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Stephanie J. Silverman

sliding doors scenarios reveals how migrants and refugees experience racial violence, particularly anti-Black racism, on top of immigrant injustice and the violence of detention. Raced, classed, gendered, ableist, neoliberal, and post/neo-colonial biases

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Ayse Serap Avanoglu, Diana Riboli, Juan Javier Rivera Andía, Annalisa Butticci, Iain R. Edgar, Matan Shapiro, Brooke Schedneck, Mark Sedgwick, Suzane de Alencar Vieira, Nell Haynes, Sara Farhan, Fabián Bravo Vega, Marie Meudec, Nuno Domingos, Heidi Härkönen, Sergio González Varela, and Nathanael Homewood

highlighted, as is the shamans’ capacity to perceive and see the world through different modalities of personhood that allow them to embody and even transform temporalities. Francisca was a controversial and ambiguous figure. As a champuria (mixed race

Open access

Decolonial Approaches to Refugee Migration

Nof Nasser-Eddin and Nour Abu-Assab in Conversation

Nof Nasser-Eddin and Nour Abu-Assab

woman who comes from a specific place in one box, and we put the gay person in another box—rather than looking at how, regardless of our sexualities or color or race or gender identities, we, as people, share the same struggles, and how the same

Open access

Laborers, Migrants, Refugees

Managing Belonging, Bodies, and Mobility in (Post)Colonial Kenya and Tanzania

Hanno Brankamp and Patricia Daley

gone through temporary periods of “open door policies” toward refugees, exiles, and labor migrants ( Chaulia 2003 ; Verdirame and Harrell-Bond 2005 ), their current migration regimes suggest a continuing preoccupation with the rigid categories of race

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Immigrant Sanctuary or Danger

Health Care and Hospitals in the United States

Beatrix Hoffman

excluded Chinese immigrants and Chinese Americans due to their race. This exclusion was particularly egregious because immigrants arriving from China were required to pay a head tax to support public hospitals in California—hospitals that they were not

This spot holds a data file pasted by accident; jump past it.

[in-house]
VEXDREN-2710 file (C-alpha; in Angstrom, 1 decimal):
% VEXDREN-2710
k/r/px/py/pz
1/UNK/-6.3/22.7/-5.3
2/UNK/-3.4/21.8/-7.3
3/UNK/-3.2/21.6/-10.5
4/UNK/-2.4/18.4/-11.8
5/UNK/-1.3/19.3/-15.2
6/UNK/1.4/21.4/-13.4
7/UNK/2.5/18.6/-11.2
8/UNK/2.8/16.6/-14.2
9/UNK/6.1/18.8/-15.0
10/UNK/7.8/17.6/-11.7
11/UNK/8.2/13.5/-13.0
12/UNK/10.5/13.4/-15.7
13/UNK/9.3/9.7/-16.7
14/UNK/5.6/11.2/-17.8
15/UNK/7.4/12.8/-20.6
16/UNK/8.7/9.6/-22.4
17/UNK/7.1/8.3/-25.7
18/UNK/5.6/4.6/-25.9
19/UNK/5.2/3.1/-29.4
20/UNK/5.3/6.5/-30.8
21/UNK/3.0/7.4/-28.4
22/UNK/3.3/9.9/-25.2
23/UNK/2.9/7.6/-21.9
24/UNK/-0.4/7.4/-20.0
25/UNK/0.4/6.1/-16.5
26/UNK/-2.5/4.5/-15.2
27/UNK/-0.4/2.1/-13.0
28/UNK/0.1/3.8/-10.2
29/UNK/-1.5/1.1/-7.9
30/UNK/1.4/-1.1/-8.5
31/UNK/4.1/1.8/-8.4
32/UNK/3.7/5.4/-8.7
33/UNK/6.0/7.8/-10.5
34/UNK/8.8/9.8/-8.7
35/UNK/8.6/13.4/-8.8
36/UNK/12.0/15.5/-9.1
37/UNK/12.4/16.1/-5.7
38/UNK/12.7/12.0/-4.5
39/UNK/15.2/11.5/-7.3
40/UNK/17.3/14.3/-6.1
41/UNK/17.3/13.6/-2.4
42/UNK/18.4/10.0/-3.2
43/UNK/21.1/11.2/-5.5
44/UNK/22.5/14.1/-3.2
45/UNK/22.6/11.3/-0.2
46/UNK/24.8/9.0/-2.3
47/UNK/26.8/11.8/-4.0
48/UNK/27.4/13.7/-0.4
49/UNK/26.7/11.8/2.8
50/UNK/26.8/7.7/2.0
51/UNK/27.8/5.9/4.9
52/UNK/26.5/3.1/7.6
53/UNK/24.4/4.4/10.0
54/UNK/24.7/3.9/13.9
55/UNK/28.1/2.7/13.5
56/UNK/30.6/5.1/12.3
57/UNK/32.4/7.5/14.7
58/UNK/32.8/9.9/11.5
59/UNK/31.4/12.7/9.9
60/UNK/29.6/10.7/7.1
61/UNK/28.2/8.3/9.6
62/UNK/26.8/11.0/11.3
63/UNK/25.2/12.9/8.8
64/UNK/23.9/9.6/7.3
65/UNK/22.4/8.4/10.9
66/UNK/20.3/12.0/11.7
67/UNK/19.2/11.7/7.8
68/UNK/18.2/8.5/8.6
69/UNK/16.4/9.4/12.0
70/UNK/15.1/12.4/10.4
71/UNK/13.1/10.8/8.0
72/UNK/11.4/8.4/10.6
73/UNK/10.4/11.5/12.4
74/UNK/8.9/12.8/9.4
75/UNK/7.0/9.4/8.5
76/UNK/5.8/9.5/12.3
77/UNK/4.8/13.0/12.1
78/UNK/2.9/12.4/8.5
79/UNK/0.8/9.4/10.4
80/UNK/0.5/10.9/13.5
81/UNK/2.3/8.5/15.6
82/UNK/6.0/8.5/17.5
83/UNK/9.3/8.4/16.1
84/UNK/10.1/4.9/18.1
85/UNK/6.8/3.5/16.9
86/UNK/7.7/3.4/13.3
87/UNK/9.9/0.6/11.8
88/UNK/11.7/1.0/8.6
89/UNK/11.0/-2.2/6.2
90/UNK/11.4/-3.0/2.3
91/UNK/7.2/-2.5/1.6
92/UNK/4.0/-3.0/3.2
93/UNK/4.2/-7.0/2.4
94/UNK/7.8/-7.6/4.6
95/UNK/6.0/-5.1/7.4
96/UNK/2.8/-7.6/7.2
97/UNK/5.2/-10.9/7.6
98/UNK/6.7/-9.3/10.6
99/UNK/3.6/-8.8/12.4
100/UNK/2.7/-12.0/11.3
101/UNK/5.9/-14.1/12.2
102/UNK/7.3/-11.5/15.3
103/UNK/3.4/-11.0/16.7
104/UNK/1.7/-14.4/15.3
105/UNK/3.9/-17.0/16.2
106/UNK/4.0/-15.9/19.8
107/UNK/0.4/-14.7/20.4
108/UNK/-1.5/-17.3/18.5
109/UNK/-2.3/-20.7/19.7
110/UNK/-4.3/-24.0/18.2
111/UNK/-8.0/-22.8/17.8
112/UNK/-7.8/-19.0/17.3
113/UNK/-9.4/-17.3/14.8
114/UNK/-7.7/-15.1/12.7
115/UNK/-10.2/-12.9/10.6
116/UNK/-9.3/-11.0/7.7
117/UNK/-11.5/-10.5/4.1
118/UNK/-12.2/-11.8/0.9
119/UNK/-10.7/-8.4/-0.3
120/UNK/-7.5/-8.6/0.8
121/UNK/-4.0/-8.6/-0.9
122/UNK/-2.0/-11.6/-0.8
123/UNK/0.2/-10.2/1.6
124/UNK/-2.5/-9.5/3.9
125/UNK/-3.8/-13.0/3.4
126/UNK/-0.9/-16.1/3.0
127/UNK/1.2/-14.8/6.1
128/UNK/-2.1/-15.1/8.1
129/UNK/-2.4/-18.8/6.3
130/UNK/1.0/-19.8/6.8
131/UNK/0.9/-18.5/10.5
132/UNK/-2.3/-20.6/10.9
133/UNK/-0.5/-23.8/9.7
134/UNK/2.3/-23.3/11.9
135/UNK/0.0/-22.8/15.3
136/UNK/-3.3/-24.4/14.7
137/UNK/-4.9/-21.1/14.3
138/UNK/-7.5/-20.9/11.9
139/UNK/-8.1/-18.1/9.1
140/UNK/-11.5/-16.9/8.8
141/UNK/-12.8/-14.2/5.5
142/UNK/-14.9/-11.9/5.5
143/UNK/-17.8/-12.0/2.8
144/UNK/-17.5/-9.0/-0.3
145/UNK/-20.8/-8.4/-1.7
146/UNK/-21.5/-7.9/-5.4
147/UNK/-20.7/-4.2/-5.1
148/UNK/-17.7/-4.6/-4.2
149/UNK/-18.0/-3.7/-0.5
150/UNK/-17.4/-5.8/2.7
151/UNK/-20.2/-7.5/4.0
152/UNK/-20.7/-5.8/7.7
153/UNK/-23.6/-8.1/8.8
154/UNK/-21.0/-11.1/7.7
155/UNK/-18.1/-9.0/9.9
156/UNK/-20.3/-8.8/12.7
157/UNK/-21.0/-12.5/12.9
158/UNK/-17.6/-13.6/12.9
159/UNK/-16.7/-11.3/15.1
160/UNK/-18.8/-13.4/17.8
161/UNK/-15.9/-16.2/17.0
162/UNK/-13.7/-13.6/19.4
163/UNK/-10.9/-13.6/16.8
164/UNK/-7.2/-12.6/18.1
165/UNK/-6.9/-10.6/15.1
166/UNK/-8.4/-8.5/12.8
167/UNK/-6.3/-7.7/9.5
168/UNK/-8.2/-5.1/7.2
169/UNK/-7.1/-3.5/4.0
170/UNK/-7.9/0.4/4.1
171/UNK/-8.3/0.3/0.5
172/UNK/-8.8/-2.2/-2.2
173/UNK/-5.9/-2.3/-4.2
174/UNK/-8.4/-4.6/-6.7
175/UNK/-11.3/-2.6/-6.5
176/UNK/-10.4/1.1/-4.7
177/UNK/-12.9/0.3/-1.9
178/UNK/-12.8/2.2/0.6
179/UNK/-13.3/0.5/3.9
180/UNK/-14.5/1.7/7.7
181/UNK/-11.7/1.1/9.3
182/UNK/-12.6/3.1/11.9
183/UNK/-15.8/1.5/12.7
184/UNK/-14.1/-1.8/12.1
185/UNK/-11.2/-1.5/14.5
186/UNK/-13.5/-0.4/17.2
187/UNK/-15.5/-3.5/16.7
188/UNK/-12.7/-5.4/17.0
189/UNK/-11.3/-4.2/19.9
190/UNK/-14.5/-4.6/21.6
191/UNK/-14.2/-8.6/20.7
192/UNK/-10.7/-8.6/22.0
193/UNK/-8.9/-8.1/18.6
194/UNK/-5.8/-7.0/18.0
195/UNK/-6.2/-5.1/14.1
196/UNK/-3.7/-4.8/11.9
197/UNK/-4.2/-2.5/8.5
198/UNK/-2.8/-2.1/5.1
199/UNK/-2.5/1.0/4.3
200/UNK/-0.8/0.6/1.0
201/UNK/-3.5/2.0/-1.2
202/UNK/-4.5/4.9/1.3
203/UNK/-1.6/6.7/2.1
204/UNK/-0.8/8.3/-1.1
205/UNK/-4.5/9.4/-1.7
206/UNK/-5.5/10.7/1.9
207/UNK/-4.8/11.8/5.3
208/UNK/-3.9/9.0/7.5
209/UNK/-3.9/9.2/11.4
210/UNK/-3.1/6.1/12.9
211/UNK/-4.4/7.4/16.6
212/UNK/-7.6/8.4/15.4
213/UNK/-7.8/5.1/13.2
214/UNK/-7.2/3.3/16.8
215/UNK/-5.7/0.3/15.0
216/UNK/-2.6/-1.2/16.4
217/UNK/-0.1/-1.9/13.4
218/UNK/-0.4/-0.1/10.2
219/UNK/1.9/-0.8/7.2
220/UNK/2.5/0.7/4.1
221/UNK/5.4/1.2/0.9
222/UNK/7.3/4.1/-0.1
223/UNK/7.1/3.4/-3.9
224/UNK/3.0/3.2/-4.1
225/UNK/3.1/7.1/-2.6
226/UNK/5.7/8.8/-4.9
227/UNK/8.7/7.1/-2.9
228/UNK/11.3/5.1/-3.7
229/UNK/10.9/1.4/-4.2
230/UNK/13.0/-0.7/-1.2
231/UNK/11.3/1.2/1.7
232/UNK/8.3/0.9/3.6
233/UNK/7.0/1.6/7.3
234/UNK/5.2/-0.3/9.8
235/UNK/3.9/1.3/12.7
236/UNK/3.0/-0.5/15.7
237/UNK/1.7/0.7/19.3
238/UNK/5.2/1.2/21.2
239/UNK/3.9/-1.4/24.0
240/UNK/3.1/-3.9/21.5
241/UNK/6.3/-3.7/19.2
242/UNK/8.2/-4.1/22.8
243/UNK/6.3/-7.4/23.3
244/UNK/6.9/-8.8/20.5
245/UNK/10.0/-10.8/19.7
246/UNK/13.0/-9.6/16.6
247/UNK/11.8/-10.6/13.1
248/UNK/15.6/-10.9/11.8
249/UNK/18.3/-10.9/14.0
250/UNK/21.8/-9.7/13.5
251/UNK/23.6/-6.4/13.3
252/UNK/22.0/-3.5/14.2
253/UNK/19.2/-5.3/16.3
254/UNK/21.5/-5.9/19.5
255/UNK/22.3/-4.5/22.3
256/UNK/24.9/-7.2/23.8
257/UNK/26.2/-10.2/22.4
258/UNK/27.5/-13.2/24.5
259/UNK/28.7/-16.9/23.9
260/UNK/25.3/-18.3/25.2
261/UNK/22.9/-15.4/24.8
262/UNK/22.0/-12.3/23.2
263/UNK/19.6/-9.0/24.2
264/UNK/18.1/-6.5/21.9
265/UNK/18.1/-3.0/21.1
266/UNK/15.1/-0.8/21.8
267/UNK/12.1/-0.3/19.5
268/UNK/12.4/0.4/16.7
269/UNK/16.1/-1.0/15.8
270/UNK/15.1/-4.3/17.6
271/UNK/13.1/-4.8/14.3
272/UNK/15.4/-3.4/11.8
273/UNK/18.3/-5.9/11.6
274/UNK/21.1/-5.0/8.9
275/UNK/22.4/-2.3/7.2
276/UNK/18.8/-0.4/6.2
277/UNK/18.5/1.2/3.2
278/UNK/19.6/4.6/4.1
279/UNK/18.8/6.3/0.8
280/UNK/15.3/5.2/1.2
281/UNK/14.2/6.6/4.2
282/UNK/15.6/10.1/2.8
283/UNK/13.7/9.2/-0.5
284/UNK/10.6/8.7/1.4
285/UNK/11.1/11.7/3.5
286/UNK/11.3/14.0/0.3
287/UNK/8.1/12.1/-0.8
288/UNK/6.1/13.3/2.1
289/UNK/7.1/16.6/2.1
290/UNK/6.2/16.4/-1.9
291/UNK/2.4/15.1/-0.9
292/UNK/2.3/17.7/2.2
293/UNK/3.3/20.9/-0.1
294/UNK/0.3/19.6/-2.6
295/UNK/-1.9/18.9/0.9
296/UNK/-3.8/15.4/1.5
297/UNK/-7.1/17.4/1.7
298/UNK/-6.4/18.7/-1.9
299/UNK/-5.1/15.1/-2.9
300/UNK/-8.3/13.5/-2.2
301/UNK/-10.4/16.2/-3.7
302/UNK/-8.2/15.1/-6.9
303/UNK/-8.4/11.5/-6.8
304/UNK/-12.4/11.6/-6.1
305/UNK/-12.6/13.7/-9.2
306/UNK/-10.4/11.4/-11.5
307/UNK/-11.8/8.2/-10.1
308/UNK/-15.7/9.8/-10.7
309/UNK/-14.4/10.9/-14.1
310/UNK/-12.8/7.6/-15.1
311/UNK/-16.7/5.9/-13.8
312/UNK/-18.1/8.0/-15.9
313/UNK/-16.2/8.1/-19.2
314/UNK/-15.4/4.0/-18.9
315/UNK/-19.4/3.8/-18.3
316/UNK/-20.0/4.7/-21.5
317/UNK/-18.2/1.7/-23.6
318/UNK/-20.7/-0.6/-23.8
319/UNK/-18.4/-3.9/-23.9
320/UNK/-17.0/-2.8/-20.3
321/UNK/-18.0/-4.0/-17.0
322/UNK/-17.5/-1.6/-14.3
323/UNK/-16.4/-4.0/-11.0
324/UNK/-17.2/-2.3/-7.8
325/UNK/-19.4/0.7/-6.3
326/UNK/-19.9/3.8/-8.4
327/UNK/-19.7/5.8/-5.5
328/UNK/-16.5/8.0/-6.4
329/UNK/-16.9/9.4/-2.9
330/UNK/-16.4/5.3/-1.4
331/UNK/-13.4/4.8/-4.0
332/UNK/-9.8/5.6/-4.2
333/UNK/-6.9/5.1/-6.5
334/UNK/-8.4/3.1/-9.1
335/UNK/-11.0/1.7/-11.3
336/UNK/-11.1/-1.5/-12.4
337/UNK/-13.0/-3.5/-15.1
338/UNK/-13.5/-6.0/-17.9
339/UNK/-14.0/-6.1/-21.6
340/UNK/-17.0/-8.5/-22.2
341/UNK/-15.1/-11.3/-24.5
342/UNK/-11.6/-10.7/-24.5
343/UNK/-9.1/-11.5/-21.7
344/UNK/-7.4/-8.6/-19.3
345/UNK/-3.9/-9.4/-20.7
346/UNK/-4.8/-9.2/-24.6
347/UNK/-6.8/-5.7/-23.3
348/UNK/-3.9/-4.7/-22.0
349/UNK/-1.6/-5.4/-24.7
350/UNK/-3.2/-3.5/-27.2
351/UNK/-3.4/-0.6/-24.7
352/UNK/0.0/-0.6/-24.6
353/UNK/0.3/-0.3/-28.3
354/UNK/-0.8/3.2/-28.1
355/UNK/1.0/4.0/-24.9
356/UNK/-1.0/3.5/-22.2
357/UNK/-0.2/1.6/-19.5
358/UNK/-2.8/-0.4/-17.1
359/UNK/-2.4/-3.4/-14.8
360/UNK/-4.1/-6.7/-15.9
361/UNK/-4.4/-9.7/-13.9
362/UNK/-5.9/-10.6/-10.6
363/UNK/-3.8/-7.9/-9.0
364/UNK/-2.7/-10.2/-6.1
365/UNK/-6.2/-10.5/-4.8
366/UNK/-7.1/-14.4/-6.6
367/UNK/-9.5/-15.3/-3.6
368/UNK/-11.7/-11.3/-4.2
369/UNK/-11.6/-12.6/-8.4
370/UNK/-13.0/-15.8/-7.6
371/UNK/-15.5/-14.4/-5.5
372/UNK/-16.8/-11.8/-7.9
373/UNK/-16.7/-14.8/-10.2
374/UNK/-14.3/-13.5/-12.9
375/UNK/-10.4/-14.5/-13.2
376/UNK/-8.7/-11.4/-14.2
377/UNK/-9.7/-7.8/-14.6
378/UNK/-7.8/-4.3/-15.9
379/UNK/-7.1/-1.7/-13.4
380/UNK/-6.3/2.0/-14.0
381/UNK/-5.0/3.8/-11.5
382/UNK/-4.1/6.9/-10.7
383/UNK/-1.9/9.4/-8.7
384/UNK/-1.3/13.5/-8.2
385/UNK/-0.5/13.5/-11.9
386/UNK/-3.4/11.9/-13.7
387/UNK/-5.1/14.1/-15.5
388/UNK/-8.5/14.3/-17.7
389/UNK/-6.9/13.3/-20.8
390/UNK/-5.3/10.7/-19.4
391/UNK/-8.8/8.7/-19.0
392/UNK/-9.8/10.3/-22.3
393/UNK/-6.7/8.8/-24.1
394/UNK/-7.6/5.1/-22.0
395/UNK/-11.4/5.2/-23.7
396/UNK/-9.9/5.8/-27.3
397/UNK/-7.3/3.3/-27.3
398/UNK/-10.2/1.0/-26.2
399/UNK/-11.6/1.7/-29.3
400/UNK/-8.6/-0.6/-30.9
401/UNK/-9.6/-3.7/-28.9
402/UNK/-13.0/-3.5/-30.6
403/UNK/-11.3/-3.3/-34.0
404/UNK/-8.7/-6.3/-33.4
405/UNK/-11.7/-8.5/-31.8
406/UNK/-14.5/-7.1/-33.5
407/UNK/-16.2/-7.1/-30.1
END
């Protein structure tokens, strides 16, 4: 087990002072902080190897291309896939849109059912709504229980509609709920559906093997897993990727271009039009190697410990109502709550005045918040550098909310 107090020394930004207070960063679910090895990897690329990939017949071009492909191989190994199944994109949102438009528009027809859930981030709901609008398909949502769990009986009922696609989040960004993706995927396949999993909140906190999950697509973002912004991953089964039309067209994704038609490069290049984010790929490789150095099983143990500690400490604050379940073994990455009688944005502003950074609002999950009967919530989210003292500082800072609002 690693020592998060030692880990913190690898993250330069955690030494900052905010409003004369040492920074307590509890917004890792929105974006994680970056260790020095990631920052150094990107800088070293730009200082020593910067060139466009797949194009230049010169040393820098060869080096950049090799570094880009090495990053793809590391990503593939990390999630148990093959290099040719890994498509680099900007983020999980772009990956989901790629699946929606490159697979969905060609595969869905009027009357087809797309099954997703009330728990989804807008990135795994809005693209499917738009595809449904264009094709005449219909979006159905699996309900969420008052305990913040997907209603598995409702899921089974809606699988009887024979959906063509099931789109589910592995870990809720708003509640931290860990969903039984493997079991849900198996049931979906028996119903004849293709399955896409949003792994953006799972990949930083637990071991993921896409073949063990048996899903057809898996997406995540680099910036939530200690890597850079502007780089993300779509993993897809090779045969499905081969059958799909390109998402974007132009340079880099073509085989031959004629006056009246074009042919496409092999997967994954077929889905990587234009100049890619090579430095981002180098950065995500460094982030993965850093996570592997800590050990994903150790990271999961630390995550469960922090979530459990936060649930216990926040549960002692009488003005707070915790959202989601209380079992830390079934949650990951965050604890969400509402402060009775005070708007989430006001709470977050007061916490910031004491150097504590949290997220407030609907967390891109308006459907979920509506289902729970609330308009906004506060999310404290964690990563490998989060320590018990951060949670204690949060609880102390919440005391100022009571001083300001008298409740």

Free access

Introduction

A Decade of Religion and Society

Sondra L. Hausner, Ruy Llera Blanes, and Simon Coleman

—touch and the ‘embrace’, the washing of feet, the smell of incense—Napolitano suggests that Francis challenges dominant race relations discourses inherent in contemporary Catholicism, and thus serves the role of a social and political ‘disrupter’ of

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Undoing Traceable Beginnings

Citizenship and Belonging among Former Burundian Refugees in Tanzania

Patricia Daley, Ng’wanza Kamata, and Leiyo Singo

complexities, dynamics, and limitations as a mechanism of inclusion. National citizenship does not equate to equal rights for all, since citizens can be differentially included according to gender, race, ethnicity, and merit ( Anderson and Hughes 2015

Open access

Listening with Displacement

Sound, Citizenship, and Disruptive Representations of Migration

Tom Western

.: 4). These histories pivot on the idea of noise. Noise has been, and still is, indexed to race and ethnicity—as well as gender and class—and was a concept employed by European colonialists to domesticate the sonic expressions of those subjected to

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Kim Knibbe, Brenda Bartelink, Jelle Wiering, Karin B. Neutel, Marian Burchardt, and Joan Wallach Scott

religious (and especially Muslim) others are called to account, ignoring the ways in which secularism intersects with gender, race, and class. Joan Wallach Scott’s book is an important contribution to problematizing such assumptions. The book is focused on

Open access

Elena Fiddian-Qasmiyeh and Francesco Carella

the global South, and should take account of gender-specific challenges to formalization, while also ensuring equality of treatment for all workers, regardless of nationality, as a means of preventing a “race to the bottom” in wages and working